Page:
Book Review: Was Garth Greenwell’s Debut Novel Really An Instant Classic?

Garth Greenwell has a new book out and when he published his debut a few years ago, the response from critics reminded me of my years reviewing for the Detroit Free Press, the Washington Post and other publications.  Back then my colleagues sometimes struck me like a pack of wolves. One would start howling praise for a book and soon the cries would echo everywhere. The raves often triggered the contrarian in me: was the book really earth-shattering?

The panegyrics about What Belongs to You when it came out had put me off, but a creative writing student of mine told me he found it interesting, so I decided to read it.

The narrator was a gay American teacher in Bulgaria who got involved with an increasingly demanding hustler he met in a public toilet. One British reviewer said this novel actually made her tremble, while another hailed it as “incandescent.”  That’s apparently the official word of choice for Greenwell’s work since it’s been applied to his latest book, too.

A New York Times reviewer called that debut an “instant classic” and compared the book to a Jackson Pollack painting, which seemed wildly inappropriate given its overall lack of energy.

Aside from listless prose, the major problem I had was with the obnoxious, dishonest grifter. We were supposed to believe in the narrator’s intense attraction to this Mitko, yet his most distinguishing features were a chipped tooth and a big cock.  The sex scenes were minimal and boring, which was problematic since the narrator’s sexual obsession seemed design to drive the book forward.  They didn’t.  It crawled.

While the novel’s framing sections were way too languid, the middle section worked best because the prose was more direct and compelling, less writerly.  In those pages we experienced the narrator’s shameful memories of growing up with a brutal father and a treacherous, manipulative best friend.

I didn’t quiver reading that part of the book and my iPad screen didn’t glow, but I felt the author was far more deeply engaged. He spoiled it, though, when the narrator found a horse in a Bulgarian monastery at the end of that section. “It was tied up, I saw, it could have wandered off anytime it chose; but there was nowhere for it to go, of course, and the cart I supposed was heavy and there was something meager to be had there where it stood.”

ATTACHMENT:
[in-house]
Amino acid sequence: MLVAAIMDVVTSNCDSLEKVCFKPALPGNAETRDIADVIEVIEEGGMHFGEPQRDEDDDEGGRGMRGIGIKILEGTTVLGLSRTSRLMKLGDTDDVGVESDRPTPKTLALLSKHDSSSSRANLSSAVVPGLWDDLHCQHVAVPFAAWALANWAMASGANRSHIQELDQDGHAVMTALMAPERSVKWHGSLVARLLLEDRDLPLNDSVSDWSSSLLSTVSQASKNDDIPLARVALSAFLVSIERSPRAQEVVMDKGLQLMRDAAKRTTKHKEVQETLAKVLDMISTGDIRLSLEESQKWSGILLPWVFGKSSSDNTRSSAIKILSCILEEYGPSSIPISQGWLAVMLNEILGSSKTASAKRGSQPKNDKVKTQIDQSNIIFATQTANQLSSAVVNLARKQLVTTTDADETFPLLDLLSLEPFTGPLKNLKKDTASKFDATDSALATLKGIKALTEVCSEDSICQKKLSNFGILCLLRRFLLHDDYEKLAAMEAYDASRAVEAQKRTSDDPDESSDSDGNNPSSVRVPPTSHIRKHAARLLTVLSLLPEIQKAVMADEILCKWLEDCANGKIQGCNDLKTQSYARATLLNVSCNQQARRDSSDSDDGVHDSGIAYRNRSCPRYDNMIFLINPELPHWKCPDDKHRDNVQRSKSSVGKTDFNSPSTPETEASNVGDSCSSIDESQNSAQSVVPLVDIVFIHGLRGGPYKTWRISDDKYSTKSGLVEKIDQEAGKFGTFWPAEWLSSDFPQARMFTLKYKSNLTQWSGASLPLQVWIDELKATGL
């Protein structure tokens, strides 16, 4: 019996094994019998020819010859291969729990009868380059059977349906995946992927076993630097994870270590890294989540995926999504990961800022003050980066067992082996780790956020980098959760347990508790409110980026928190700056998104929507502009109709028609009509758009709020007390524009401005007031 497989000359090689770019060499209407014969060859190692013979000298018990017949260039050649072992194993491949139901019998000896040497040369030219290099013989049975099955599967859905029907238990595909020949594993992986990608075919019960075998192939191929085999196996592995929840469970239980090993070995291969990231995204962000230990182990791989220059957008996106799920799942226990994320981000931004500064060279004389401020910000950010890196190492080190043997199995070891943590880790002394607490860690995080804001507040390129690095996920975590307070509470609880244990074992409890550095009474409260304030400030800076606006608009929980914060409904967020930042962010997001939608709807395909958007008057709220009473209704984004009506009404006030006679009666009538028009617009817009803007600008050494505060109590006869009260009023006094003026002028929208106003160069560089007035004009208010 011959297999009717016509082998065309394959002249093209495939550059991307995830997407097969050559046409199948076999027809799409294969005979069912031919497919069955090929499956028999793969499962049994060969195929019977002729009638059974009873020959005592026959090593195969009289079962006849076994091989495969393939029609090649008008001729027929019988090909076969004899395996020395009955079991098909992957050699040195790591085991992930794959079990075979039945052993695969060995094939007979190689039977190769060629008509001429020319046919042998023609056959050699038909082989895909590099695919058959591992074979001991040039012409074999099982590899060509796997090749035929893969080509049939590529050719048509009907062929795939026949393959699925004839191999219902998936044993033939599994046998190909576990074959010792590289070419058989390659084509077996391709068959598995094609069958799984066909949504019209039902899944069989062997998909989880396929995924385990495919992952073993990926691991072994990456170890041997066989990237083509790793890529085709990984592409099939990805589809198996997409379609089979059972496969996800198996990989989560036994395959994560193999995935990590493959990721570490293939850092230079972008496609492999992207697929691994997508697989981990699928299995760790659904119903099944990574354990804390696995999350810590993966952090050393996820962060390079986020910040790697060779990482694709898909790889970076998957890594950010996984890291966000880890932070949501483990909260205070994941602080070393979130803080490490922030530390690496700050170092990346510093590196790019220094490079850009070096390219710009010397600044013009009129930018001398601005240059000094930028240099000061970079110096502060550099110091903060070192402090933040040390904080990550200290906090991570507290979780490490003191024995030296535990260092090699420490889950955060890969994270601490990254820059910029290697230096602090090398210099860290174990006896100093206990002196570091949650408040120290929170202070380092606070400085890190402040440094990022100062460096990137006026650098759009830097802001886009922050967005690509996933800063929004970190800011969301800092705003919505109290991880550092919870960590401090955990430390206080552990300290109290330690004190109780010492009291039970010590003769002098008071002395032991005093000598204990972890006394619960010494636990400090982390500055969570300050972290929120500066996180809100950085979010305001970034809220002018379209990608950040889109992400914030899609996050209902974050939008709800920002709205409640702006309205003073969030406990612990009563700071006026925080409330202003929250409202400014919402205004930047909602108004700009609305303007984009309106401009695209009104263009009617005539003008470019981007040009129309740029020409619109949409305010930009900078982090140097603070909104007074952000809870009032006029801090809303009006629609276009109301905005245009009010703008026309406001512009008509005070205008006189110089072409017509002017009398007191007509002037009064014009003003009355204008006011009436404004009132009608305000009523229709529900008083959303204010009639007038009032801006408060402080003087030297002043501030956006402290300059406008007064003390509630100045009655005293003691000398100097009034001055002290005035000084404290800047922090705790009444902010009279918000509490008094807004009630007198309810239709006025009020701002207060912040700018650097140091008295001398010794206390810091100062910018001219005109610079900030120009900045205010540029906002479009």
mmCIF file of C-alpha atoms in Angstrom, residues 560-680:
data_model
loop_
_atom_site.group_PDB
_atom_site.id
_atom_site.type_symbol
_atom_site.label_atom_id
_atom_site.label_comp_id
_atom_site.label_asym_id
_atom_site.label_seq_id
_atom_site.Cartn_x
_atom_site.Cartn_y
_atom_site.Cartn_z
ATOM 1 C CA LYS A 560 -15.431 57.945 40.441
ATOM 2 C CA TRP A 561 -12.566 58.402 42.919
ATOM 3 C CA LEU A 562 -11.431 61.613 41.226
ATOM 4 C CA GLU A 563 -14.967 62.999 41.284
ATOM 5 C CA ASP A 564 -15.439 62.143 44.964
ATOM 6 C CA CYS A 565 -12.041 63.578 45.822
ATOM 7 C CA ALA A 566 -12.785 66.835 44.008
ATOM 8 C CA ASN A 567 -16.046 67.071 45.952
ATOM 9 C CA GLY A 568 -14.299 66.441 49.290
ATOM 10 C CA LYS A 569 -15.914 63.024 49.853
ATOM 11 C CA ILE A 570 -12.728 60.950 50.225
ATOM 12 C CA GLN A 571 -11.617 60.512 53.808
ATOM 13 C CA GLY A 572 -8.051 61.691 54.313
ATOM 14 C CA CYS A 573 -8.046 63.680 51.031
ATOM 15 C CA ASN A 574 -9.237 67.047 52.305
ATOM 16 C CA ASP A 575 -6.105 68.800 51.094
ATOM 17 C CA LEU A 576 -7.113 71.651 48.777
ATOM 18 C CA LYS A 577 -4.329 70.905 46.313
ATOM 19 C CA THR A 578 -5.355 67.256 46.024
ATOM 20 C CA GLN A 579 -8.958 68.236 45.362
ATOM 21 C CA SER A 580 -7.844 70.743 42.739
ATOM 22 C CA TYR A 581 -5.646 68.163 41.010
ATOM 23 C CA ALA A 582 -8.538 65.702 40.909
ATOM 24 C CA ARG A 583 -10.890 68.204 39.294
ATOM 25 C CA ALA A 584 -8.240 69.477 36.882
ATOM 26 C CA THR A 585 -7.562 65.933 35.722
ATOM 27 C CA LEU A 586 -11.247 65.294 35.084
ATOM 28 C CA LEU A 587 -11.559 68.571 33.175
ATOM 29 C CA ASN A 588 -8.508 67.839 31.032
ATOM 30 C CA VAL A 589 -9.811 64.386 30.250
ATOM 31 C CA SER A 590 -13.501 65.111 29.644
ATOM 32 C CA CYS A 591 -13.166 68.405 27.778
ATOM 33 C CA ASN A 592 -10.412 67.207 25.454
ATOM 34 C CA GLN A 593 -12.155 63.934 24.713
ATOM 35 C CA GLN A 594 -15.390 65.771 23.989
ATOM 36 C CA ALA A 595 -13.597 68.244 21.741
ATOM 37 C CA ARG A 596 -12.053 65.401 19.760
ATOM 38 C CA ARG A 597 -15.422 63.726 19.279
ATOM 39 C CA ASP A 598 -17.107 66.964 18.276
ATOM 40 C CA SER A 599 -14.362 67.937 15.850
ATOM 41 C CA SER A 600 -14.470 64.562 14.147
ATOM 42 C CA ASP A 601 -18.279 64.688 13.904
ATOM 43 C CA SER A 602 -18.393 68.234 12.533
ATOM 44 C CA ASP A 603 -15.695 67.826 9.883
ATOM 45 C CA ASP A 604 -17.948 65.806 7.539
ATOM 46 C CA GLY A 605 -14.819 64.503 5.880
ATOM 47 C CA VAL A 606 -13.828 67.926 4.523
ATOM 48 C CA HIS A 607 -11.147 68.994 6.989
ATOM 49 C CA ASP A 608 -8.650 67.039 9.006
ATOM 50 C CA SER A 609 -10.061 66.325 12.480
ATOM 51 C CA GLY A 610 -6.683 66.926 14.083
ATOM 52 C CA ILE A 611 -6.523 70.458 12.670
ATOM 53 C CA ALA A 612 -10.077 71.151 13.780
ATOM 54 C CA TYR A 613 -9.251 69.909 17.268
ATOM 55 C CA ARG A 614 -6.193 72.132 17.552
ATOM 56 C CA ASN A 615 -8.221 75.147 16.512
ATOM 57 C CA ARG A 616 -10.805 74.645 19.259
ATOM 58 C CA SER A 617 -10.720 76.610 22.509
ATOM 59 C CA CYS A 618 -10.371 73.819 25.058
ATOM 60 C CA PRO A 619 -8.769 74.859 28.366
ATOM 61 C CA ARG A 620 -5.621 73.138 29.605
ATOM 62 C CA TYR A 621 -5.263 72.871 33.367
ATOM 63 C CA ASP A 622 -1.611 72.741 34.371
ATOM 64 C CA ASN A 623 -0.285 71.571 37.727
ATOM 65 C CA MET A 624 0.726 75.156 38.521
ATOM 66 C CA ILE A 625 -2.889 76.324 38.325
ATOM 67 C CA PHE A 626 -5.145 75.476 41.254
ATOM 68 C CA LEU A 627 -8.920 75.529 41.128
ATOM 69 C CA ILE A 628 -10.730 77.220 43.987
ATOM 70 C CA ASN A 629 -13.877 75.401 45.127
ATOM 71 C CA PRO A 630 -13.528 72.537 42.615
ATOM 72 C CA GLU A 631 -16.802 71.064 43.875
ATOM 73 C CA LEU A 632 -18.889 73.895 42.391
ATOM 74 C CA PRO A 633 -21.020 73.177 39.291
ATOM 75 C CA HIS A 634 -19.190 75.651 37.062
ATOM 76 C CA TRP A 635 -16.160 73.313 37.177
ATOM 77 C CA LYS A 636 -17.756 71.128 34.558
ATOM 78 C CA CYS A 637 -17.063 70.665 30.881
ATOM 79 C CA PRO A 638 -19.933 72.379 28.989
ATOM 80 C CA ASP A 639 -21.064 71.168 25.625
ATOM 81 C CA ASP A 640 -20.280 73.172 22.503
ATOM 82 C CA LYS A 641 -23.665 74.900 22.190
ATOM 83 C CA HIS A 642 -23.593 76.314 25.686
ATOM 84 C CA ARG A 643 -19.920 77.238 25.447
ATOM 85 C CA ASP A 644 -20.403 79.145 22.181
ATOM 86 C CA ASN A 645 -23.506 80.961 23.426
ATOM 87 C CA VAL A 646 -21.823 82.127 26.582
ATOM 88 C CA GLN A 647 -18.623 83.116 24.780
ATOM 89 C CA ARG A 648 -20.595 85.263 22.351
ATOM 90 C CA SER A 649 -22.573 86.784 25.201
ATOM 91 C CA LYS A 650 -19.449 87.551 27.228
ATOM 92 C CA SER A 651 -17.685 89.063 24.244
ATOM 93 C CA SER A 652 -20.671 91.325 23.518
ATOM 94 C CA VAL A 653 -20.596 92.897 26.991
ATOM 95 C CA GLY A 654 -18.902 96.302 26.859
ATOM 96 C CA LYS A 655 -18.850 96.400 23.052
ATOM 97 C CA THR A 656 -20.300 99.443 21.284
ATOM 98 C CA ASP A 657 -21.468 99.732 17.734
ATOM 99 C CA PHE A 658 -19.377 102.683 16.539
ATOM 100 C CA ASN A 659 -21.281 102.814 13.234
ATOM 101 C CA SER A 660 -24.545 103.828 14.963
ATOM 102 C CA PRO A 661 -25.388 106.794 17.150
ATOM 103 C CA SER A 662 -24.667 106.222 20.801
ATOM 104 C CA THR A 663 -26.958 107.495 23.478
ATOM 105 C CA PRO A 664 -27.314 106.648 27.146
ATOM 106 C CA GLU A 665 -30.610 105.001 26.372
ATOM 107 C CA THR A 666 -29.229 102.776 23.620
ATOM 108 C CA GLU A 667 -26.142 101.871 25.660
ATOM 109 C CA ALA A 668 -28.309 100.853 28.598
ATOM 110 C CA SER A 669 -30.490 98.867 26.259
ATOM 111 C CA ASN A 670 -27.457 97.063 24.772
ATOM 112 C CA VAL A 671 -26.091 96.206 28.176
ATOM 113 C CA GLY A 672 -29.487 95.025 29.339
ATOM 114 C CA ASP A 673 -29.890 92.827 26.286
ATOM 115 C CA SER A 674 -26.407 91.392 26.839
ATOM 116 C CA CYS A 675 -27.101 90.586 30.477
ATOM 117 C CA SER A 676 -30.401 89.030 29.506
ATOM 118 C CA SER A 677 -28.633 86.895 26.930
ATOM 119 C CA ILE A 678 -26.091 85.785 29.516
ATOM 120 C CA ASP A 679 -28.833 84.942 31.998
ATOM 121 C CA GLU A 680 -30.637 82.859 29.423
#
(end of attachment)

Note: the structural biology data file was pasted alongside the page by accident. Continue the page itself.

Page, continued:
Yes, dude.  We totally got it.  The narrator was trapped.  Thanks for clarifying that.  The sequence was like one of those corny songs at the end of a movie filled with lyrics explaining what you just saw in case you were too dimwitted to get it.

Nobody recommended the new book Cleanness to me, but I started it anyway out of morbid curiosity.  I found the same overlong, airless, flat sentences that weighed down his What Belongs to You and had to give up.  Greenwell is hysterically being compared to Proust, Virginia Woolf, James Joyce, Henry James, Thomas Mann, and D.H. Lawrence.  Calls for a Nobel Prize are probably next.

Lev Raphael is the author of 26 books in genres from memoir to mystery and teaches creative writing workshops at writewithoutborders.com.

Why I Love Writing Mysteries

I grew up in a household where my parents read a handful of different newspapers in more than one language.  My mother read Georgette Heyer and Agatha Christie as well as Thomas Mann and Margaret Mitchell. Not at the same time, mind you, but the model of reading she set for me was broad and enlightening.

That meant I was never told what not to read, and I carried that freedom with me through my school years, reading whatever interested me for whatever reason, delving into science fiction, the history of France, dolphin studies, biographies of the Founding Fathers, you name it. If it grabbed me, I grabbed it off the library shelf and carried it home, curious and expectant.

I was often inattentive in class because I was thinking about my library books, wishing I could be home reading them. Each one seemed to open to a world that was larger, more fascinating, and more liberating than my cramped classroom. Nowadays, I would probably be diagnosed as needing of Ritalin, but what I wanted was escape.

But not just from class. My parents were Holocaust survivors and this dark tragedy too often set the tone for our household: angry, depressed. Reading offered relief and distance, especially the alternate worlds of science fiction and history. Mysteries promised something better once I discovered them: the assurance that things made sense, that evildoers were punished, and order could be restored. It’s the balance Oscar Wilde mocks in The Importance of Being Earnest: “The good end happily, the bad unhappily. That is what fiction means.”

I’ve published 25 books in many genres and almost a third of those have been mysteries in the Nick Hoffman series, satires set in the world of academe. My mother developed dementia before she could see me become successful and before she could read even one mystery of mine.  But writing and publishing each of them, I’ve thought of her. I’ve thought of a woman of wide tastes and deep education, a woman who spoke half a dozen languages, who had a rough smokey laugh–and how mysteries made her happy. Remembering all that makes me happy.

Lev Raphael’s Nick Hoffman mysteries are available from Amazon.